Bleeding and hemostasis

Research agenda

Lines of research

I Coagulation proteins: congenital and acquired
In this line of research, the Sanquin investigators focus mainly on the coagulation proteins factor VIII, factor IX, von Willebrand factor, factor XI and ADAMTS13. As a result of this research, we are learning more about the function and interaction of these proteins with other proteins, with cells in the blood vessels and about efficacy and adverse reactions. Besides studying the properties of these proteins, Sanquin investigators are also occupied with the development of new variants of these proteins for the treatment of patients with coagulation disorders. These new variants have a longer half-life or are less immunogenic for instance, so that patients who are treated with these proteins suffer less and benefit more from the treatment. Studies in this research line also focus on the development of new products for treatment of bleeding in patients using anticoagulation.

II Thrombocytopenia and thrombopathy
This research line focuses on i) the formation of thrombocytes under various circumstances in the bone marrow and in the lab, ii) the functions and consequences of anomalies, both in the number and function of thrombocytes, iii) diagnosing and therapy of thrombocytopenia and thrombopathy, iv) optimising safety and storage conditions of thrombocytes, v) the antibody-mediated destruction of thrombocytes and vi) optimising thrombocyte transfusion strategies by means of comparative studies in patients with various medical conditions.

III Surgery and trauma
Investigation in this research line is focused on understanding and therefore preventing or improving the treatment of patients with a disturbed coagulation as a result of an operation, trauma or childbirth. For this we try to find the most efficient combination of tests and therapies befitting the principles of personalised medicine.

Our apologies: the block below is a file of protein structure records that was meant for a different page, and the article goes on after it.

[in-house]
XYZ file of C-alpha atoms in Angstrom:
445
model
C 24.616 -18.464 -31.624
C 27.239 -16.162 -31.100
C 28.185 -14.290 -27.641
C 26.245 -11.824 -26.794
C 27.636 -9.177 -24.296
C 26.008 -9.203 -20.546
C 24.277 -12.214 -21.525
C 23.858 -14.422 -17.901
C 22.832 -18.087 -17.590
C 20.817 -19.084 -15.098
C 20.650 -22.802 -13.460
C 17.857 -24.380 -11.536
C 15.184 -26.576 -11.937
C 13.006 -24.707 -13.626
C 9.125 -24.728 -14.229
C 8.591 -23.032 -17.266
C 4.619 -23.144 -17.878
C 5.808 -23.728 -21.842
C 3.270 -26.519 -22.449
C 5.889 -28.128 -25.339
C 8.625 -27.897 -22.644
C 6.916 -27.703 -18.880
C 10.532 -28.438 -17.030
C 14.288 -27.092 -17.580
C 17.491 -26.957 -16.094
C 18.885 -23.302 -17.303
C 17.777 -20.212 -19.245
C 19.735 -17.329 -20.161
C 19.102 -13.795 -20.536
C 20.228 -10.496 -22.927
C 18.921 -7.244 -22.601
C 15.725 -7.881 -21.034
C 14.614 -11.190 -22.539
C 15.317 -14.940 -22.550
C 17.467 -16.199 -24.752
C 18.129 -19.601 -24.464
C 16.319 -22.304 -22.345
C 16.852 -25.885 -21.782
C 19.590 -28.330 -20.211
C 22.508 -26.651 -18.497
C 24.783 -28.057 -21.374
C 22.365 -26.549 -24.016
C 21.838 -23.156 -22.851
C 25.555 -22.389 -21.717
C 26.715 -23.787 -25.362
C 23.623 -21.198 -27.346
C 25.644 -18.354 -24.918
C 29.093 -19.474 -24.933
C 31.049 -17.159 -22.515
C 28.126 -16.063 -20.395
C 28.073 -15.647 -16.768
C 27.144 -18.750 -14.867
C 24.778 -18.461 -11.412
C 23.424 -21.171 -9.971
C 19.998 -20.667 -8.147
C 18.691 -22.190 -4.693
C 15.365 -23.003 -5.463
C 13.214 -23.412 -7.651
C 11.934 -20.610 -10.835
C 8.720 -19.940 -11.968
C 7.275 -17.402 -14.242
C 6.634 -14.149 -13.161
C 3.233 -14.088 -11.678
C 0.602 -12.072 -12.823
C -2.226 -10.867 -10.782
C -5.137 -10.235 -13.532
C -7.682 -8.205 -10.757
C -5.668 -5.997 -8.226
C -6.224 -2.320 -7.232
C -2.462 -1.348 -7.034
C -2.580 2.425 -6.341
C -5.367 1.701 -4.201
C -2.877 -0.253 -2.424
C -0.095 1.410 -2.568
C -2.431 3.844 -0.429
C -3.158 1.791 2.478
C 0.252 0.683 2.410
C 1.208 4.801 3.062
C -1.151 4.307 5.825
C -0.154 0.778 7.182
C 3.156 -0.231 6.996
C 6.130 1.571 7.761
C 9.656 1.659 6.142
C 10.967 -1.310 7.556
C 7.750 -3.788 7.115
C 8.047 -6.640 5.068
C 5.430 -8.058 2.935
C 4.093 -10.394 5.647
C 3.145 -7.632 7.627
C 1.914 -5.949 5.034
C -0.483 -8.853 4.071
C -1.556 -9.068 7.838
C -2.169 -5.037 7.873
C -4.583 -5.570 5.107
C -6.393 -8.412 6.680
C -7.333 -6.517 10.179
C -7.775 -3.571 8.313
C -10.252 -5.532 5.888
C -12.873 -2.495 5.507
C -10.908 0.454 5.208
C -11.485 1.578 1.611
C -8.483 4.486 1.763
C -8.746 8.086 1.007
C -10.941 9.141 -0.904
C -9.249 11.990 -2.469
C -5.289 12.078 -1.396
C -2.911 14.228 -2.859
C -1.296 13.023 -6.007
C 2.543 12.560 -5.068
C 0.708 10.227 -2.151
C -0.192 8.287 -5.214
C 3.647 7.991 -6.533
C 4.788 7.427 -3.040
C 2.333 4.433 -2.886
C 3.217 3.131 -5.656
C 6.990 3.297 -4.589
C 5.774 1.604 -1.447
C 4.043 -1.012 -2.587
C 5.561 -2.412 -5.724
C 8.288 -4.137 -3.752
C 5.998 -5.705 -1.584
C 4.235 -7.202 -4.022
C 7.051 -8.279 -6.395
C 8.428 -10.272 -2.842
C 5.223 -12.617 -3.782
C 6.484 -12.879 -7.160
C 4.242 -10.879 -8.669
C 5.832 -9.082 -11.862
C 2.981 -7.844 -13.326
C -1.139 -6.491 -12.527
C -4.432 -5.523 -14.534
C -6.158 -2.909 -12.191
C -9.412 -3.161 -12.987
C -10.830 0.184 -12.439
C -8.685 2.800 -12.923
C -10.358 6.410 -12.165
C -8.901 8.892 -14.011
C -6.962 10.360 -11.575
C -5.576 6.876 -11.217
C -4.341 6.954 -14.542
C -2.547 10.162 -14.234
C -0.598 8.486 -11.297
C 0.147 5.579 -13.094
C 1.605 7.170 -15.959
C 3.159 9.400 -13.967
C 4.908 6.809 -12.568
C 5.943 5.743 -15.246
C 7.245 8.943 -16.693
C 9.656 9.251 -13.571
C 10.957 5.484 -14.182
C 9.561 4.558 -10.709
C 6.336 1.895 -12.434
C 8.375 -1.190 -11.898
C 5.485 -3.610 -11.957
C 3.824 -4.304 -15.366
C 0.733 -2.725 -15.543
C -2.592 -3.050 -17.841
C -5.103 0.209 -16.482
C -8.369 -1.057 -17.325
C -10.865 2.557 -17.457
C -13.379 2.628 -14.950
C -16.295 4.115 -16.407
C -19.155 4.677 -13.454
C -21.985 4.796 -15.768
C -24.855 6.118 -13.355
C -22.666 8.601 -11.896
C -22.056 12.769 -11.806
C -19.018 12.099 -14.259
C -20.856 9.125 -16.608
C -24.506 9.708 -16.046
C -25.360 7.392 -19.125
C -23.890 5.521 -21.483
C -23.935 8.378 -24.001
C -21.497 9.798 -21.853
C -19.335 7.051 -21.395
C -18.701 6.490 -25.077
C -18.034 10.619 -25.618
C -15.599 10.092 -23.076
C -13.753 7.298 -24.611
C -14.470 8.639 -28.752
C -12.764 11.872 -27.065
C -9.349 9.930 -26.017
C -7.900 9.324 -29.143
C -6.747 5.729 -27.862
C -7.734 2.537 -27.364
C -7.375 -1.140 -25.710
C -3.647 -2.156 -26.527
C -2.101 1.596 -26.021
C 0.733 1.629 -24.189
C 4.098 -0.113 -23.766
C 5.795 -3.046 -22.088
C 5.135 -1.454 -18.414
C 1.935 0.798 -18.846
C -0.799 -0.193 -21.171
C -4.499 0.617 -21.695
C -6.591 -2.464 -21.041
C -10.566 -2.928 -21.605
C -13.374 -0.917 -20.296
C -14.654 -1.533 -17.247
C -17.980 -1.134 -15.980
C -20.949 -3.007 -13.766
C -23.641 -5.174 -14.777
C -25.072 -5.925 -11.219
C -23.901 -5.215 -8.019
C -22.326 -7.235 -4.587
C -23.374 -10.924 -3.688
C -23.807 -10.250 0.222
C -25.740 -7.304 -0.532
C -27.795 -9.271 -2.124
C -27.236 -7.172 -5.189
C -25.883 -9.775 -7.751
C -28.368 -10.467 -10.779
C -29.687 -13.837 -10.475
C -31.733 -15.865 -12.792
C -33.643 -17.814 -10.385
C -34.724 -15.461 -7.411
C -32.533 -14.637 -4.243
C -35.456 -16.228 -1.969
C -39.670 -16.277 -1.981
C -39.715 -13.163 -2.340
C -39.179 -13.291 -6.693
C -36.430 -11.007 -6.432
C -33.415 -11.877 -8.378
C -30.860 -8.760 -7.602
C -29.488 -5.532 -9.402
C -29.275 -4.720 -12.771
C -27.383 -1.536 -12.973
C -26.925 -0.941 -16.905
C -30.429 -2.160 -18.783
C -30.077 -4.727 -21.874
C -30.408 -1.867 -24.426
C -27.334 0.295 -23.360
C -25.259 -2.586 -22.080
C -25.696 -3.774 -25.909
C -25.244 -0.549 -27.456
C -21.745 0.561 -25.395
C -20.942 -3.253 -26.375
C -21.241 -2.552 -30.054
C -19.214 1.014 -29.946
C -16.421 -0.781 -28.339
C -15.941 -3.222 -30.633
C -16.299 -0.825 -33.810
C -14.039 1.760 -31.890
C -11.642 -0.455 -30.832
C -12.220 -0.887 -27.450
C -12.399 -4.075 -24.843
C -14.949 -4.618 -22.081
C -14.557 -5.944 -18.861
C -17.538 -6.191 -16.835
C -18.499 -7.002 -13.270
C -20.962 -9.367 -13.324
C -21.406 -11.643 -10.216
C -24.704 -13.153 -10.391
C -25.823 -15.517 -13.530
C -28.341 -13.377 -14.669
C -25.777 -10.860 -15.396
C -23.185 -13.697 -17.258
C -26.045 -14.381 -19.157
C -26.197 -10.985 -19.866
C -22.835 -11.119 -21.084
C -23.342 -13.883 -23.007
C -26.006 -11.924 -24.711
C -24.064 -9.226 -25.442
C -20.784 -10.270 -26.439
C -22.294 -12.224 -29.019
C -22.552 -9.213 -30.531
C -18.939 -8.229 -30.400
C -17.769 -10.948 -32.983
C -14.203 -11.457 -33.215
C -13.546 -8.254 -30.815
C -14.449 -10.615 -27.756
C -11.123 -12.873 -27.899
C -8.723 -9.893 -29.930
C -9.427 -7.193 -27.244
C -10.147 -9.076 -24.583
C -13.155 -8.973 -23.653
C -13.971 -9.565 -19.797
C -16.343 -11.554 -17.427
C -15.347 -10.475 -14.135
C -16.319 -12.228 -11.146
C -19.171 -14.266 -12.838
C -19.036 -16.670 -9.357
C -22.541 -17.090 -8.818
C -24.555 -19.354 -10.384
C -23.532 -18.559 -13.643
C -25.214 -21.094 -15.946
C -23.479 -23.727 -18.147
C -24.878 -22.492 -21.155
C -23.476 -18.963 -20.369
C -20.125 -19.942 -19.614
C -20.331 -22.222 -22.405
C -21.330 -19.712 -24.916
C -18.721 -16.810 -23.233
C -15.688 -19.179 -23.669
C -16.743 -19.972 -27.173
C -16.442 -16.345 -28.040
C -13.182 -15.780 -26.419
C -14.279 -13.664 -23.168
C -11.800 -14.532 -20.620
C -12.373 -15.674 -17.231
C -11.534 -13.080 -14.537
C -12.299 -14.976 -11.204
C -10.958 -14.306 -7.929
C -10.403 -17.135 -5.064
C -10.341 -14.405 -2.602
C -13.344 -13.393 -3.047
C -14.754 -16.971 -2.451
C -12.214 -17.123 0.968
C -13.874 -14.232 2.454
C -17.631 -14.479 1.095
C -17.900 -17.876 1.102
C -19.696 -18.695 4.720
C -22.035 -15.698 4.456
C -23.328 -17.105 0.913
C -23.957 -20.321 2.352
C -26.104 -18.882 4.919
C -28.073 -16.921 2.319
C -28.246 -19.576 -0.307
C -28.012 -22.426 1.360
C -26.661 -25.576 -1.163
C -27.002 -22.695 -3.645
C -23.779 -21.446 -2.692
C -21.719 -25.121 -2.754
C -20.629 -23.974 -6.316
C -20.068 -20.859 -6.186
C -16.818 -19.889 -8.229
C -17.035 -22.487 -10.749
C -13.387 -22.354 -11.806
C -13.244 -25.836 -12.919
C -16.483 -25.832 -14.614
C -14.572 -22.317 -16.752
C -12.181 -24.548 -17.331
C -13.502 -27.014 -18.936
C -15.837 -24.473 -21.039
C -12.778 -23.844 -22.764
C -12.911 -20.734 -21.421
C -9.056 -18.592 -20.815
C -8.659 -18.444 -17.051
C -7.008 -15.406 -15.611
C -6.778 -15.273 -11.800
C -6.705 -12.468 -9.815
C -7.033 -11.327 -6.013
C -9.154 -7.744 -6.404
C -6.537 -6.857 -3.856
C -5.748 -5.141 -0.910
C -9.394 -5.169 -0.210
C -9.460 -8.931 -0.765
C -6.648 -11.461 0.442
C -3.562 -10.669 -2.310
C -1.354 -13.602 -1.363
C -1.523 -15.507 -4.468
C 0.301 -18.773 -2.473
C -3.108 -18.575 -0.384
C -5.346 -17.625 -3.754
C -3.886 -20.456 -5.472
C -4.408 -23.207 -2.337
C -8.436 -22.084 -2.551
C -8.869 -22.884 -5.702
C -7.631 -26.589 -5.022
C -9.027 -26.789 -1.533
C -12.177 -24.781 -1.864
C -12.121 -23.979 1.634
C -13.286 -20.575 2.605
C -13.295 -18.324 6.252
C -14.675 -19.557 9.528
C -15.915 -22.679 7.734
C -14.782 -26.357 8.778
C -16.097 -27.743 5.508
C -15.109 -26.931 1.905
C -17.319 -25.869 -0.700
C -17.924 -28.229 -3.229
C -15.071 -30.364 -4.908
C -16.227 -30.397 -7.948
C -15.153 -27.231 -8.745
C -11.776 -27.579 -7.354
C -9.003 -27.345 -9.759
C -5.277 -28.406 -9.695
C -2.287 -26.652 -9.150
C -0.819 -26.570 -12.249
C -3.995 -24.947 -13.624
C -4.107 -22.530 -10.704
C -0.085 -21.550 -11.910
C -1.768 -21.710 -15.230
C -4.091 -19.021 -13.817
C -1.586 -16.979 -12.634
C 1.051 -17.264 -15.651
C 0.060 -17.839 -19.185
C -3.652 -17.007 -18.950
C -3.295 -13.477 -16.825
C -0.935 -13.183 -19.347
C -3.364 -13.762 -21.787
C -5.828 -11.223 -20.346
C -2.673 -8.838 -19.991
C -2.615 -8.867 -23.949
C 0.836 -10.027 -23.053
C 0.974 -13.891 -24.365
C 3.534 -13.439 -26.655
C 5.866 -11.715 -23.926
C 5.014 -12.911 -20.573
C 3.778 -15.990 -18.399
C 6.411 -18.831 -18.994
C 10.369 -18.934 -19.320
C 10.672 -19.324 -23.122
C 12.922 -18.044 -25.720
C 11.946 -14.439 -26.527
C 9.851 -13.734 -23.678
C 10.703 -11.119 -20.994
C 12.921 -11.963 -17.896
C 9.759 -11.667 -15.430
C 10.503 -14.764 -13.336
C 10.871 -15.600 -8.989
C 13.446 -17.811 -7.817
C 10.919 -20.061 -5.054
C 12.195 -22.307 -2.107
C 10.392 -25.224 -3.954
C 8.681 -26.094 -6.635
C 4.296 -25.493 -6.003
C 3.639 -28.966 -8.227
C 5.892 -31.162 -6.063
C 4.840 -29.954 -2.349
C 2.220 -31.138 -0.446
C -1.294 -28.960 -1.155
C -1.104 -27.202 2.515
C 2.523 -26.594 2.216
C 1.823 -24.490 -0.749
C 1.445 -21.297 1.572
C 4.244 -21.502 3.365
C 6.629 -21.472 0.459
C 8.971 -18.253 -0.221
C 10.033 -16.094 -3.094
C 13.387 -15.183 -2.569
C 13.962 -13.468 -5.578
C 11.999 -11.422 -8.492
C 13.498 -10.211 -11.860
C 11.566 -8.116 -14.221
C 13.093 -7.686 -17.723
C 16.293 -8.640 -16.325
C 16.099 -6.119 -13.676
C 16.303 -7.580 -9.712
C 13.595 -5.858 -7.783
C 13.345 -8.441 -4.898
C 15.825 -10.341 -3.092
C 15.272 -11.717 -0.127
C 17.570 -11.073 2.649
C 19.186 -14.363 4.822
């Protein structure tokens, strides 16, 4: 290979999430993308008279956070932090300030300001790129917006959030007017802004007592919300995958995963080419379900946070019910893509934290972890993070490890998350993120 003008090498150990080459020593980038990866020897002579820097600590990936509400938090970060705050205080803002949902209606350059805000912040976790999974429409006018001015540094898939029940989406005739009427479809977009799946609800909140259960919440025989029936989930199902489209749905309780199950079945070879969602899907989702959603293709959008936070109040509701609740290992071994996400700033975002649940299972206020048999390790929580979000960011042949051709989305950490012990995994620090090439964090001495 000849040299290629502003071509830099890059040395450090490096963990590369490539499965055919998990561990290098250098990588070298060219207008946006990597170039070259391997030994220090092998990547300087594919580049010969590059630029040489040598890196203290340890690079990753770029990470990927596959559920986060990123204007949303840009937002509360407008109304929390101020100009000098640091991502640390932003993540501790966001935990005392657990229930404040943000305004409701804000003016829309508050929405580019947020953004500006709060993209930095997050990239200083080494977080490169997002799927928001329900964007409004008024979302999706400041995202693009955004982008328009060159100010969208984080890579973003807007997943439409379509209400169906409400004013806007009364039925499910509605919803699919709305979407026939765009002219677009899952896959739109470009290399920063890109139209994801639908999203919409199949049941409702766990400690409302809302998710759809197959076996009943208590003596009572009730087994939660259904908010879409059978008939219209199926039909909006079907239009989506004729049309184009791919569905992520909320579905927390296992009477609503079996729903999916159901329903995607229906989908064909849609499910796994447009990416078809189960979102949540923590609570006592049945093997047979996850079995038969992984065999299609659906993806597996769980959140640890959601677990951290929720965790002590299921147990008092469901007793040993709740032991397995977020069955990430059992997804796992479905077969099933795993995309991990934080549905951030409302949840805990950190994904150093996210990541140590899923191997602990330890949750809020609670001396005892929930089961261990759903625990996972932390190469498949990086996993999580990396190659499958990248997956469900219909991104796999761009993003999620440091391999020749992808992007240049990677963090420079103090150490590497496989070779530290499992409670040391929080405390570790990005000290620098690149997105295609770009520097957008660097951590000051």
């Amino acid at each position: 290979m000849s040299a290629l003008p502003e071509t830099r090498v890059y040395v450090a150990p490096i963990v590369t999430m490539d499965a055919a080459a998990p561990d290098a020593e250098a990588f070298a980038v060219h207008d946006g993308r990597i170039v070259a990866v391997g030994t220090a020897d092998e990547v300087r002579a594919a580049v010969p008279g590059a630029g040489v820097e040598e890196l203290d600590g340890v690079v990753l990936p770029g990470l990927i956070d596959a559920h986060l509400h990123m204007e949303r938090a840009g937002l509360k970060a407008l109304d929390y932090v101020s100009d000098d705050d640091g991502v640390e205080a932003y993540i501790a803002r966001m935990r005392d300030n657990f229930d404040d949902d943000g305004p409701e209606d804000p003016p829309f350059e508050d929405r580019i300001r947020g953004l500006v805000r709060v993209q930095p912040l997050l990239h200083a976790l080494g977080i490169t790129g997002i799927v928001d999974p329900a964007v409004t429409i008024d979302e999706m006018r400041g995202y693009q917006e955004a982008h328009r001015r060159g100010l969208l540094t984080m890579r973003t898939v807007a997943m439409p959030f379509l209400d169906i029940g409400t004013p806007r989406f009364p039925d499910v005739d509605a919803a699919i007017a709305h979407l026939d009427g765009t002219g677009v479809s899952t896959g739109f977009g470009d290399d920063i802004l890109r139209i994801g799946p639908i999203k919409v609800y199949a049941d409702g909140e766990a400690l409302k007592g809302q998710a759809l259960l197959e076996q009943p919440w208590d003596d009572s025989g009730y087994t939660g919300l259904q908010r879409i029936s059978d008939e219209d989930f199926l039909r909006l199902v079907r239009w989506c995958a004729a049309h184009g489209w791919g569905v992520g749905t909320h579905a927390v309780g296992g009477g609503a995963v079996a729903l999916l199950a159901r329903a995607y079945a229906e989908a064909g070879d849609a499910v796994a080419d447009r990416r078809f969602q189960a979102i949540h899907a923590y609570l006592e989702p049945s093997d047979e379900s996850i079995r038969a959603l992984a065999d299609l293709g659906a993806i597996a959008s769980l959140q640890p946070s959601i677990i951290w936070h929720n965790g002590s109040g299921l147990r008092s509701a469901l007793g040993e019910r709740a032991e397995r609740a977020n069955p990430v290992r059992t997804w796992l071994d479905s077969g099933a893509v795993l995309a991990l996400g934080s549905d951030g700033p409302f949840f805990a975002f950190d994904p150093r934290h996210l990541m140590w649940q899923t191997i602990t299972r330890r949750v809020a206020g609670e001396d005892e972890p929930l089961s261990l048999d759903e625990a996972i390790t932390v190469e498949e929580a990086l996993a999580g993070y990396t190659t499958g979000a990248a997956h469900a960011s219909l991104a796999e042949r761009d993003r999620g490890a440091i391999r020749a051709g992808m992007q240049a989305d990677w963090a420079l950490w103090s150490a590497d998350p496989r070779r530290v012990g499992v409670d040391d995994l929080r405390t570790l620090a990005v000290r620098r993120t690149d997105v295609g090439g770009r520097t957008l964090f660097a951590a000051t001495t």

National Science Agenda cluster question

The NSA cluster questions shown below are linked to Sanquin’s research lines for the medical need Bleeding and hemostasis.

I.    Coagulation proteins: congenital and acquired
II.    Thrombocytopenia and thrombopathy
III.    Surgery and trauma

77 What is the contribution of non-genetic factors to personal characteristics and disease processes? I, II, III
81 How will the knowledge of genetics play a role in the understanding of, screening for and treatment of (rare) illnesses? I, II, III
91 Pregnancy, giving birth to a child and the menopause: can we improve these? I, II, III
94 How do we make healthcare as qualitatively good as possible, yet keeping it affordable? I, II, III
95 How can healthcare be focused on the uniqueness of a person, amongst other things by making use of biomarkers? I, II, III
98 How can we convert breakthroughs in basic biomedical research better into the development of new drugs?    I, II, III
99 Using a better understanding of life, how can we identify new targets for molecular therapy, antibiotics and antiviral drugs? I, II, III
100 Using (stem) cells and biomaterials, how can we promote the formation and recovery of tissues and organs? I, II, III
101 Can we develop models of the human body and use smart technology for health, food and toxicities research while simultaneously reducing the use of experimental animals drastically? I, II, III
102 How can we develop new medicines and therapies in order to remain as vigorous and healthy as possible? I, II, III
104 How do we develop minimally invasive techniques and interventions for the diagnosis, prognosis and treatment of patients? I, II, III
105 How can big data and technological innovation (e-health) contribute to healthcare? I, II, III
112 Big data: can we utilise big datasets and their gathering for the realisation of values, gaining insights and obtaining answers? I, II, III
122 Can we construct a synthetic cell? II
135 How can we understand the properties, the functionalities and the interaction of molecules in living systems better and, for instance, in this way develop systems that are inspired by life? I, II, III
136 Cells are the building blocks of life. How do they work and what can they teach us about the processes of life? I, II, III